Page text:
"The son" & DIL gifted me some felting supplies for Christmas. I've been wanting to try my hand at making felted slippers for a long time. It WAS supposed to only take about 2-3 hours.....NOT, def. NOT!I started with a kit from Living Felt, thinking it'd be wise to have some specific instructions as a first time slipper felter! The instructions were excellent, but if you already have felting supplies, it's unnecessarily expensive.
The first step was to trace one's bare feet and then expand that outline by 1"-2". After tracing the 1" margin I decided to go back and do the full 2".....outlined now in red.
The shape was transferred to a flexible plastic resist.Cut out and placed on my work surface from bottom up: towel, bubble wrap, netting.
I also splurged on olive oil soap which is shredded and dissolved in hot water. I've always just used bar soap from the huge stash I have via hotel stays. I have to say, I'm not sure whether this soap helps the wool to felt better, but my hands appreciated it.
The instructions recommended using hot water.....as hot as hands can stand. Which meant zapping water in a ceramic bowl in the kitchen and carrying it up to my studio where it was added to a larger plastic container with the soap.
Two layers of Living Felt's wool batting where placed over each template, altering the direction of the wool fibers. Then it was 'wetted out' using the hot soapy water and a sponge.
Next the wool is patted smoothly, removing any air bubbles. Excess wool is wrapped to the opposite side....smoothly evenly. These steps are repeated two more times on each side of the template.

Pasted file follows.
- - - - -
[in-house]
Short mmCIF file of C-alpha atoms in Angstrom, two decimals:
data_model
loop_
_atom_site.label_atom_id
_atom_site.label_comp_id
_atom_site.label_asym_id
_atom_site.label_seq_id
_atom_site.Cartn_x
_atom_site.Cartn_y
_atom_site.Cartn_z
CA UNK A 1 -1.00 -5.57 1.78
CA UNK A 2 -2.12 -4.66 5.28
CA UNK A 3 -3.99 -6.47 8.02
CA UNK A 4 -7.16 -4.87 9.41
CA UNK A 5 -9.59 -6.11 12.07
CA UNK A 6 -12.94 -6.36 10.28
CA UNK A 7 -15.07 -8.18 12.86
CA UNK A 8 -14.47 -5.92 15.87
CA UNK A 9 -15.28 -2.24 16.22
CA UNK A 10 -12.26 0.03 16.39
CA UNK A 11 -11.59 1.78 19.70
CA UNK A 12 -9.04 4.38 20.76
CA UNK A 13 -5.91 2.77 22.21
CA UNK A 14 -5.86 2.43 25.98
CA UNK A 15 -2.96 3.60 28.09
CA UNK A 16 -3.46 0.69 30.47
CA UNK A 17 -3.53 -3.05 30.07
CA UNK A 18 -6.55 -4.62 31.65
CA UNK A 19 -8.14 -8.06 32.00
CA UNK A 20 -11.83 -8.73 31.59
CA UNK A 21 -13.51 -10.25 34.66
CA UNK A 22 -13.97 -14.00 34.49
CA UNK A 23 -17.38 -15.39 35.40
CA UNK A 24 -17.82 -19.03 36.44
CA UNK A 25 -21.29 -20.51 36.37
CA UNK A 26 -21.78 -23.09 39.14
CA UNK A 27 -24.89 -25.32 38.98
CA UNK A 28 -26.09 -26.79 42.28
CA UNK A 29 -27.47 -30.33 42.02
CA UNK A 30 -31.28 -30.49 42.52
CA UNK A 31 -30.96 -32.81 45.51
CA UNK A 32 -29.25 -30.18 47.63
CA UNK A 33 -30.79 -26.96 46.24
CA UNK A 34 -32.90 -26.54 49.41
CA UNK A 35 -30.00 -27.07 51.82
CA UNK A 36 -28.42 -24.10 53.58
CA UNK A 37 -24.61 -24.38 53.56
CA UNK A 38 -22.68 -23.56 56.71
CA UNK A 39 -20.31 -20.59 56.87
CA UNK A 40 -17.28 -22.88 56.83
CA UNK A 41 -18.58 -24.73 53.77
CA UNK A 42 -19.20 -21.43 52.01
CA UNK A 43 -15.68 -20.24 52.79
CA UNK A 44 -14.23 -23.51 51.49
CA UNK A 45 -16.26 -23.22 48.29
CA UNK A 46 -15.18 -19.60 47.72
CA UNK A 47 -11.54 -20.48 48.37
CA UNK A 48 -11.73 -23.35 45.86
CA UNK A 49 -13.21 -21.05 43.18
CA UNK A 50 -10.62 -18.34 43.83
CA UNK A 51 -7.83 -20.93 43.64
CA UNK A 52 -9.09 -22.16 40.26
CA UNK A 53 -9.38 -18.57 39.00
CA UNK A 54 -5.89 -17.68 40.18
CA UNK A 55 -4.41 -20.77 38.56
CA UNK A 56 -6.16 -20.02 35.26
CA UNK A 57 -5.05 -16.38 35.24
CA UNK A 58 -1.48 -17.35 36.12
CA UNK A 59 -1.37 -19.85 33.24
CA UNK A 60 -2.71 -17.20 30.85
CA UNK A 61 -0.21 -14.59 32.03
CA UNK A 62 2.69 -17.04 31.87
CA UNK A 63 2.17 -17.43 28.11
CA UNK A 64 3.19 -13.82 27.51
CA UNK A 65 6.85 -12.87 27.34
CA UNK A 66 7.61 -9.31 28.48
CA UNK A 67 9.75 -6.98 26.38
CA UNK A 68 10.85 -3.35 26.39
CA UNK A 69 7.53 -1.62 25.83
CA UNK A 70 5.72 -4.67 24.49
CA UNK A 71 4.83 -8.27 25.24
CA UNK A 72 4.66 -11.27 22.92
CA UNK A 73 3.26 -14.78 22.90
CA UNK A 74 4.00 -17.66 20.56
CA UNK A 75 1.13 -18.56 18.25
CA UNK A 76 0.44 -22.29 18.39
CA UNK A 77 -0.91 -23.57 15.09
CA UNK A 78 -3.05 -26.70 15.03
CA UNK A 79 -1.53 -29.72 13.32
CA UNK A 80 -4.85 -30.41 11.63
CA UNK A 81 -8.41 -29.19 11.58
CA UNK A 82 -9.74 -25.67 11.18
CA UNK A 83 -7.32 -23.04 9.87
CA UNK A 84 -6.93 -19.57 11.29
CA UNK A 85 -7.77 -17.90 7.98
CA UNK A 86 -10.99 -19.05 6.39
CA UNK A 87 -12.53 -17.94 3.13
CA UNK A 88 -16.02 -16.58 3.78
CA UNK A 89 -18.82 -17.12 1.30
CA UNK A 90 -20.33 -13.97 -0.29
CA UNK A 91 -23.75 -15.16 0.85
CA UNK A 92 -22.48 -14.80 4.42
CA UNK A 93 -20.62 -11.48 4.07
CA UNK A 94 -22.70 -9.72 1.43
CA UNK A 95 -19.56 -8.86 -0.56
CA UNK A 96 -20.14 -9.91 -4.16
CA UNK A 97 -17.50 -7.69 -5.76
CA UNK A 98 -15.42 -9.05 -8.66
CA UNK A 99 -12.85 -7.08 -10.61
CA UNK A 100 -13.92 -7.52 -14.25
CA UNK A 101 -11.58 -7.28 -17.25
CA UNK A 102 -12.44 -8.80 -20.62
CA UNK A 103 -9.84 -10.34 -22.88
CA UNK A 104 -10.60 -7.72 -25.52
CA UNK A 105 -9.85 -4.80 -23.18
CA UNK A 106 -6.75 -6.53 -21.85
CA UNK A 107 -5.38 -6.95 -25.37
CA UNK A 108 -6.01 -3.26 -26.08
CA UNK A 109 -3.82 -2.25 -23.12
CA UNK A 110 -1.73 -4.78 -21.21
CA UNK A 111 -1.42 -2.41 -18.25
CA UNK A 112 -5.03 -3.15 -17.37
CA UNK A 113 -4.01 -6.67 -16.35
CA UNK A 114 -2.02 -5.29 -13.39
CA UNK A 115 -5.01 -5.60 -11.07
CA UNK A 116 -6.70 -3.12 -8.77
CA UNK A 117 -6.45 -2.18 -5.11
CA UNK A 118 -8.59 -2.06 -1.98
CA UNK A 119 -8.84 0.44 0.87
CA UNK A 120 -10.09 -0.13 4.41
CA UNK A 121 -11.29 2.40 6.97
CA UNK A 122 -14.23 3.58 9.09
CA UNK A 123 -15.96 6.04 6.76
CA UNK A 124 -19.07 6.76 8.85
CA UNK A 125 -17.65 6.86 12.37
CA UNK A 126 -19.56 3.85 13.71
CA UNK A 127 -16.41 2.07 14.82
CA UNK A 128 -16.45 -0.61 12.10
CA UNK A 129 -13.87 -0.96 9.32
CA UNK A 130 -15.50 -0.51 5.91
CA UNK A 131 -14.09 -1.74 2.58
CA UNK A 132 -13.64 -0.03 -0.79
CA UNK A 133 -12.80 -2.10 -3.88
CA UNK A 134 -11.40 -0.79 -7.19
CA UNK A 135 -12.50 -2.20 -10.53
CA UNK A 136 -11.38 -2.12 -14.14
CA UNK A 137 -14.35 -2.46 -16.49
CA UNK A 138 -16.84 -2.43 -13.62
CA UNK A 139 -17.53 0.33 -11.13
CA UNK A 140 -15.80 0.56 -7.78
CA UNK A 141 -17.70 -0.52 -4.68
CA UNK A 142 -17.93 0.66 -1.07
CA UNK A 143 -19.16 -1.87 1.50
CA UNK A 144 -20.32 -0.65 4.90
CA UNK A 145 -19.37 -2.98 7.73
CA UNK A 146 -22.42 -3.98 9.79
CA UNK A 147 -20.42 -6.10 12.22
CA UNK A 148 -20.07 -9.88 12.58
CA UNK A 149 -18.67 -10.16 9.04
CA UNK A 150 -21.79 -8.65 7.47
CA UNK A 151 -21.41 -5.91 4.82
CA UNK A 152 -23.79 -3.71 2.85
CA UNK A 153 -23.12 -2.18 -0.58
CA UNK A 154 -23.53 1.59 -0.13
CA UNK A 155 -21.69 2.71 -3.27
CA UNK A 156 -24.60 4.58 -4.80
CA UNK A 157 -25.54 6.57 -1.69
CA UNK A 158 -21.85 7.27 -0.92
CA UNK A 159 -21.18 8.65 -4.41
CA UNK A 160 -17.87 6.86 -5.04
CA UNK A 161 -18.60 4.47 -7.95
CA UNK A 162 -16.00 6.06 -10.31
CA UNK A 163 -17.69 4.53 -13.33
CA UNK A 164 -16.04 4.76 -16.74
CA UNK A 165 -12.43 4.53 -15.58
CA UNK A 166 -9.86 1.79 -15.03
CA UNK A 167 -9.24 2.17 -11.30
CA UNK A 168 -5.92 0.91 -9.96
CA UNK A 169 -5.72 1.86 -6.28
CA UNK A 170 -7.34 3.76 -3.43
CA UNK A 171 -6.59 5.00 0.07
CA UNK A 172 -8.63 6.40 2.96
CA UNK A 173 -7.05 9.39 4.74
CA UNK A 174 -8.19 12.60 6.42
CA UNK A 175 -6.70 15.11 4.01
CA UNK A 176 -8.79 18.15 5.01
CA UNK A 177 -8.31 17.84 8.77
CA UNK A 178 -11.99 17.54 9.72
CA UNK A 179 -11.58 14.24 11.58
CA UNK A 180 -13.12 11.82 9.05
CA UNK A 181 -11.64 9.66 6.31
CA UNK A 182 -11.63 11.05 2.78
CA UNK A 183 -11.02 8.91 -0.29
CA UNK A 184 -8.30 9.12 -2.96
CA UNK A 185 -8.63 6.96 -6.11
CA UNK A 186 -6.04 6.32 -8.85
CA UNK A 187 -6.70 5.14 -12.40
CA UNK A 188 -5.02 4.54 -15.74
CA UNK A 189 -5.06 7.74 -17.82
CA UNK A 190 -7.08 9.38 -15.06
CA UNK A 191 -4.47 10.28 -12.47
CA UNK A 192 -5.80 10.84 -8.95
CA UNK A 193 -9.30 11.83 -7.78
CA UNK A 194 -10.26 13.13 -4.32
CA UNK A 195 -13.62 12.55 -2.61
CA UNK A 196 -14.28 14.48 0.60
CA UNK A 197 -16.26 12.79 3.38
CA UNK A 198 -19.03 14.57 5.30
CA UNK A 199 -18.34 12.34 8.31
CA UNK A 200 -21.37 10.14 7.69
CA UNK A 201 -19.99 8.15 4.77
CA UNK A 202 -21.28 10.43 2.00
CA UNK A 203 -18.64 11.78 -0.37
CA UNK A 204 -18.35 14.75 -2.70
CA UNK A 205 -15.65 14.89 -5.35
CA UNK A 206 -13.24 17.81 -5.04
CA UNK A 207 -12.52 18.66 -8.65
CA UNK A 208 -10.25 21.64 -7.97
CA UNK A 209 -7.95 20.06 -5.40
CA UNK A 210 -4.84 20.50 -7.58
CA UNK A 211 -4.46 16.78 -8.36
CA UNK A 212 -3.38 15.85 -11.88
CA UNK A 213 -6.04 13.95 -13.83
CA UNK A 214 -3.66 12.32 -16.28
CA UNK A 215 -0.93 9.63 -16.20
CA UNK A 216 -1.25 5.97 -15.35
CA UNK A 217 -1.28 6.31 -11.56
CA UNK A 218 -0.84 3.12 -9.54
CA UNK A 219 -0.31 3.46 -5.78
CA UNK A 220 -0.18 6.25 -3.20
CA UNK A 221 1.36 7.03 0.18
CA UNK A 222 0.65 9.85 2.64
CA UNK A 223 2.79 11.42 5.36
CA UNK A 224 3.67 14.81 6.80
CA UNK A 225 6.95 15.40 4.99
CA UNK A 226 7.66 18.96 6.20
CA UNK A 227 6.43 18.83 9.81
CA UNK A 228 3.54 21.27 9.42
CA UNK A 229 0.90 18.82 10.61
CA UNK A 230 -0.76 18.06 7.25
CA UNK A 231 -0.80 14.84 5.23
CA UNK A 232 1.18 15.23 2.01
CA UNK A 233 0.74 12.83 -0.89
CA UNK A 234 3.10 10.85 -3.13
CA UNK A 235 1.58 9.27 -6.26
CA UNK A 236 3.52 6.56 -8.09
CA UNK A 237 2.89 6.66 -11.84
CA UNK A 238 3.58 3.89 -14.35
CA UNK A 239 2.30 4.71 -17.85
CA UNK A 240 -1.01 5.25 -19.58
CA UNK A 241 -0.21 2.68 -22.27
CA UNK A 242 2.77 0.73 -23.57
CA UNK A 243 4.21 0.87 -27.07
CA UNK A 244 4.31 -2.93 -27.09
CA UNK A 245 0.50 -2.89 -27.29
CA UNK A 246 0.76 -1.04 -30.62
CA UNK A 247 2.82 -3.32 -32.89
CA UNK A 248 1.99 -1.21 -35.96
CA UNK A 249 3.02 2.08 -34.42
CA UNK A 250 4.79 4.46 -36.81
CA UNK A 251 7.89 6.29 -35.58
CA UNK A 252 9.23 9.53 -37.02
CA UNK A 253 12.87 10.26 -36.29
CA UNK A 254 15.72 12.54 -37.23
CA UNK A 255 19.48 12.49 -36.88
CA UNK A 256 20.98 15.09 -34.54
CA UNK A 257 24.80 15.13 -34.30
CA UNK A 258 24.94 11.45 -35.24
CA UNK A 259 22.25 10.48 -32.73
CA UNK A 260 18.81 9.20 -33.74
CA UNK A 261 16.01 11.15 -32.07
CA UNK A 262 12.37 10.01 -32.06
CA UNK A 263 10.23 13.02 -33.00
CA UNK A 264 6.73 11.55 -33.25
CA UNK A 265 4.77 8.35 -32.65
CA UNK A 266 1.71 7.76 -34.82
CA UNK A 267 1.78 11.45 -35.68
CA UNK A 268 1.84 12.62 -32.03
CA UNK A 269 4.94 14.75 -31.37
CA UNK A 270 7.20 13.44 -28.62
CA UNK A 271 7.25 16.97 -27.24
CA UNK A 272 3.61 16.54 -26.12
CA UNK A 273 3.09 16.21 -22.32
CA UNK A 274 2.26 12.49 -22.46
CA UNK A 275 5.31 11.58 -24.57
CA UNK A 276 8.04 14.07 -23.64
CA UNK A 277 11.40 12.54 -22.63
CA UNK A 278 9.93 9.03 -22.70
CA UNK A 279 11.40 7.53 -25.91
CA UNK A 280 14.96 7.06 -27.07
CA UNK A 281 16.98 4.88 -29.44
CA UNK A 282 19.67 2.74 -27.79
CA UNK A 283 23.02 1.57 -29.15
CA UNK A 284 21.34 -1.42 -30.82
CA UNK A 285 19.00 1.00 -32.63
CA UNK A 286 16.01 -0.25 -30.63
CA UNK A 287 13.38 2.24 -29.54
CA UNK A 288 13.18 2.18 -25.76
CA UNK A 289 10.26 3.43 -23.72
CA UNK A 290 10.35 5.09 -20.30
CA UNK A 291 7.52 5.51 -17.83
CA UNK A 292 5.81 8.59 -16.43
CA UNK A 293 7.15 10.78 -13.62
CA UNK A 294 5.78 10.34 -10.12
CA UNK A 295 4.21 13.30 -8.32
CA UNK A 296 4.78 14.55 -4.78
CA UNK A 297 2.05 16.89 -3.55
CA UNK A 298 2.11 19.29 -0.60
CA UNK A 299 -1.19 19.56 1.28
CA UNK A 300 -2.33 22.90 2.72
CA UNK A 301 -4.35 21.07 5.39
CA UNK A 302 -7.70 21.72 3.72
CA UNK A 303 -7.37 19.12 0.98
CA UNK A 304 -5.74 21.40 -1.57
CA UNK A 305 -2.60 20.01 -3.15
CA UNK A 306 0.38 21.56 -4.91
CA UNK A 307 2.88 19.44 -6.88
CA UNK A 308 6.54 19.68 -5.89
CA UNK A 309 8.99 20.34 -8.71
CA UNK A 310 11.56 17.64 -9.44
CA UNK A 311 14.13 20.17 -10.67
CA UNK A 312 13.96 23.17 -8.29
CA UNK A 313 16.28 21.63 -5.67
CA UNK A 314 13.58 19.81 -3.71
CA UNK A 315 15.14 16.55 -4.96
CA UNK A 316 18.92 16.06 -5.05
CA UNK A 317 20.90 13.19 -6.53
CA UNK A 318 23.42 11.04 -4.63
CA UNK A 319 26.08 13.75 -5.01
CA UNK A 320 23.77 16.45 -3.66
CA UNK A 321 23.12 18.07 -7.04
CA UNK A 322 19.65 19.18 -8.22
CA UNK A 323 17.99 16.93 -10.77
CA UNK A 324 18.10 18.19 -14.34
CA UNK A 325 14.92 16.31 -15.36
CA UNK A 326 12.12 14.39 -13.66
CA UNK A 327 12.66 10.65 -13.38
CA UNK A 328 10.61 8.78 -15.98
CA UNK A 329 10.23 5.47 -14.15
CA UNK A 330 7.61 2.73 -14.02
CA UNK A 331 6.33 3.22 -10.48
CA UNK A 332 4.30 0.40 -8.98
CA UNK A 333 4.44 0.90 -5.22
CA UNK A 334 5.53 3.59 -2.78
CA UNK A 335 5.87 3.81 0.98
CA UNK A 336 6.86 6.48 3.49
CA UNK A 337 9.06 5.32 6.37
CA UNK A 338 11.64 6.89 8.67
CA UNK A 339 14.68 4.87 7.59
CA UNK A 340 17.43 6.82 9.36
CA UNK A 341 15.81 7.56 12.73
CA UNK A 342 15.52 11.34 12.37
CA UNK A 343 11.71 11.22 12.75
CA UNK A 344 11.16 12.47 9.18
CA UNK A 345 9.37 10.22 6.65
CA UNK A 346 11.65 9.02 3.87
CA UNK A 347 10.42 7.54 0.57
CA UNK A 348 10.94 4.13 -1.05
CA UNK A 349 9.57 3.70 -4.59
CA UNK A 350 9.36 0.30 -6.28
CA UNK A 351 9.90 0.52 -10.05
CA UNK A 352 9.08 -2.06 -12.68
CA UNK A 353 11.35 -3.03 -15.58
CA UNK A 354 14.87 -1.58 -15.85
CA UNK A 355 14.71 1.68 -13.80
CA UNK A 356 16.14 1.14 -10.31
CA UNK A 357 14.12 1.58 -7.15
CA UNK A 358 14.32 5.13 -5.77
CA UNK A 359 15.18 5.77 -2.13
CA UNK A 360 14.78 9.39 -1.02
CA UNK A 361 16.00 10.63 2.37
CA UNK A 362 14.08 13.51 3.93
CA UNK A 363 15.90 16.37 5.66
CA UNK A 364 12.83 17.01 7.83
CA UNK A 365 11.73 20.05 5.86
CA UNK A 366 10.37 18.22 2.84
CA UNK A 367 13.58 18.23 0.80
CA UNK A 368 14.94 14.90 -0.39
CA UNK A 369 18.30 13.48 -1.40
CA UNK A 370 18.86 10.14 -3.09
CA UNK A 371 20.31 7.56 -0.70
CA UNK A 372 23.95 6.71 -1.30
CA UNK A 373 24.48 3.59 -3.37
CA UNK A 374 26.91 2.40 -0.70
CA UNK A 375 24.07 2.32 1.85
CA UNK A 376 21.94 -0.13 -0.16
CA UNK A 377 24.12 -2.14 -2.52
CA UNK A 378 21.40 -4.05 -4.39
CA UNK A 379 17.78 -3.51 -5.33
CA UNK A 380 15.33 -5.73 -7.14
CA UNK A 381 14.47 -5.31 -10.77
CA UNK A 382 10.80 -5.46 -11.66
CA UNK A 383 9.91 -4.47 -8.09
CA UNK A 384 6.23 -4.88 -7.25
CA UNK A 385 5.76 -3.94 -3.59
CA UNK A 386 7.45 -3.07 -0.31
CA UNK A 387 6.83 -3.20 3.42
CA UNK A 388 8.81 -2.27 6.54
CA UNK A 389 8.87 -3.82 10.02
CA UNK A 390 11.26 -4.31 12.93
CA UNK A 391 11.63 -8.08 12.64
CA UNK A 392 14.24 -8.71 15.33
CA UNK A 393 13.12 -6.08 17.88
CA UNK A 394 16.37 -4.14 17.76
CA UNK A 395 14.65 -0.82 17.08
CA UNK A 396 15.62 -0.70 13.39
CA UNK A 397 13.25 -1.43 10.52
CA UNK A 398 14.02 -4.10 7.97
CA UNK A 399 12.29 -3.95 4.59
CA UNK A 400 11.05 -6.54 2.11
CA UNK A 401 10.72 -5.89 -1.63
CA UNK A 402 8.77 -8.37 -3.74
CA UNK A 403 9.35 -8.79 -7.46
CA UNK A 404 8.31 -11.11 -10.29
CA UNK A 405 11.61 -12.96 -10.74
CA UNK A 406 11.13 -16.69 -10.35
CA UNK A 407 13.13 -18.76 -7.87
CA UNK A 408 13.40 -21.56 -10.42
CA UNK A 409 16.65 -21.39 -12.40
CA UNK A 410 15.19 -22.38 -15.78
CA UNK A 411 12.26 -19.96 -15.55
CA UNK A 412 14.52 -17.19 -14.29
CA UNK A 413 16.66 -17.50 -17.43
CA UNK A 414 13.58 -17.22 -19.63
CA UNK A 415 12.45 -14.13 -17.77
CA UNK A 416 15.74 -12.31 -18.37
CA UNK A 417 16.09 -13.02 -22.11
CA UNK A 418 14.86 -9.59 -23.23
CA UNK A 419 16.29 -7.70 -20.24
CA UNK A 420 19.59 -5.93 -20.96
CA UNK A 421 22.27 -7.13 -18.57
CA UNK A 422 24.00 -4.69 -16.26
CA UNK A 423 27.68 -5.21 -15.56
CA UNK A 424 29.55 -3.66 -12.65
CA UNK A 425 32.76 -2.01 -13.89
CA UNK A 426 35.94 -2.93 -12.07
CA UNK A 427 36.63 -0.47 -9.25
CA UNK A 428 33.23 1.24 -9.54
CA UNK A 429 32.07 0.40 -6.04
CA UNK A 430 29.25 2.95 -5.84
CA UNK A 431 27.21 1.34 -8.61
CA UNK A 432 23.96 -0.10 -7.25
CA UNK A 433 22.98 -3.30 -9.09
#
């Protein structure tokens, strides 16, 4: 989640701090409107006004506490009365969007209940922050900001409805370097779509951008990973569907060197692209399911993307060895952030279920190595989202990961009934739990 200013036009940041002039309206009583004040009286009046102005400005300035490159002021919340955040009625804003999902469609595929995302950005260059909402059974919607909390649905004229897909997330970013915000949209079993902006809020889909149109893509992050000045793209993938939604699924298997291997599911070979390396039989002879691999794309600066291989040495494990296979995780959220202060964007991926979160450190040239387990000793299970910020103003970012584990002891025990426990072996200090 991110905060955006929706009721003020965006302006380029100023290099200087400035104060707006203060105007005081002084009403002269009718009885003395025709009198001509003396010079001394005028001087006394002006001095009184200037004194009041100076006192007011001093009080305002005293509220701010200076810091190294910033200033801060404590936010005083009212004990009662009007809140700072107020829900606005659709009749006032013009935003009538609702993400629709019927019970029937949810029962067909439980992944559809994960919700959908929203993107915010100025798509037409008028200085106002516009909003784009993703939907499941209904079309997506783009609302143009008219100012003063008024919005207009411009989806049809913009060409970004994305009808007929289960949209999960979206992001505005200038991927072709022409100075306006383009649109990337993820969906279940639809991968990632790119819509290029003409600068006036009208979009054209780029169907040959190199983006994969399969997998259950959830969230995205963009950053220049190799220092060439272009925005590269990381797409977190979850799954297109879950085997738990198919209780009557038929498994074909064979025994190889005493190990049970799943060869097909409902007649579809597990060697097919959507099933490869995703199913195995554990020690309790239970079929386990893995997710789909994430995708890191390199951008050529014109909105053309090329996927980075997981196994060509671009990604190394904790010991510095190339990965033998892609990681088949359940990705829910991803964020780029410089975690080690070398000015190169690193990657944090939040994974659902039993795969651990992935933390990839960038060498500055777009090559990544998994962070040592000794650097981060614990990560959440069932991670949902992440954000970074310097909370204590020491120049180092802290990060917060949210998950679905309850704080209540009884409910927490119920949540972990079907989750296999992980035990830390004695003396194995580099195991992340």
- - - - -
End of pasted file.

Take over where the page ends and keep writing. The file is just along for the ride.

Now the real work begins......between a layer of netting....each slipper is rolled up with bubble wrap....rolling, repositioning, rolling, rolling, adding more hot soapy water. You can see I transferred my 'package' to a shallow tin tray to help control the water.
After the wool begins to hold together.....it's moved to a bamboo mat and gets the same treatment....lots of rolling, repositioning, adding hot soapy water. Finally.....after way too much physical work (grinning), they are ready for the next step.
A slit is cut in the center of the top layer of each one, shaping the opening, and removing the resist. The final 'fulling' (which means felting the pieces till the shrink and are VERY firm), takes additional time. As I do at this stage when felting bowls, the item is pretty aggressively thrown onto a hard flat surface, between 100 - 200 times. That action really helps to bond the fibers together, shrinking the wool even further.
I followed the suggestion to put the wet slimy slippers on to form them to ones' foot.
Finally they are rinsed and the final shaping is complete. It will take several days for them to dry.
Frankly, they are kinda a mess.....some of the felt layers really never meshed, even though it certainly felted sufficiently, shrinking by about 2" in every direction. You can see a separation on the right slipper's opening. The edges of the openings are very thick, and unattractive because the colors of the uneven various layers are visible. Clearly, additional practice is needed.
Lessons learned: If I make any more, I'll stick to one color, except for the final top layer where I could add some roving to create an interesting pattern. Also, I'm not a fan of what Living Felt calls 'wool batts'. Even when making bowls I don't feel I have the control of thickness when using this product. It's supposed to be faster because it shortens the time of laying out layers and layers of wool roving. However, given my (still fairly limited) experience, I'll use roving instead.
The untidy edges are driving me nuts, so I'm considering doing a blanket stitch with wool embroidery thread around the openings. OR perhaps wrapping a narrow strip of Ultra-suede, and securing by machine if possible, otherwise by hand.
Why not pop over to see what other artists have been up to this week: Nina-Marie's Off The Wall Friday, Sarah's Whoop, Whoop Friday, and Crazy Mom Sews.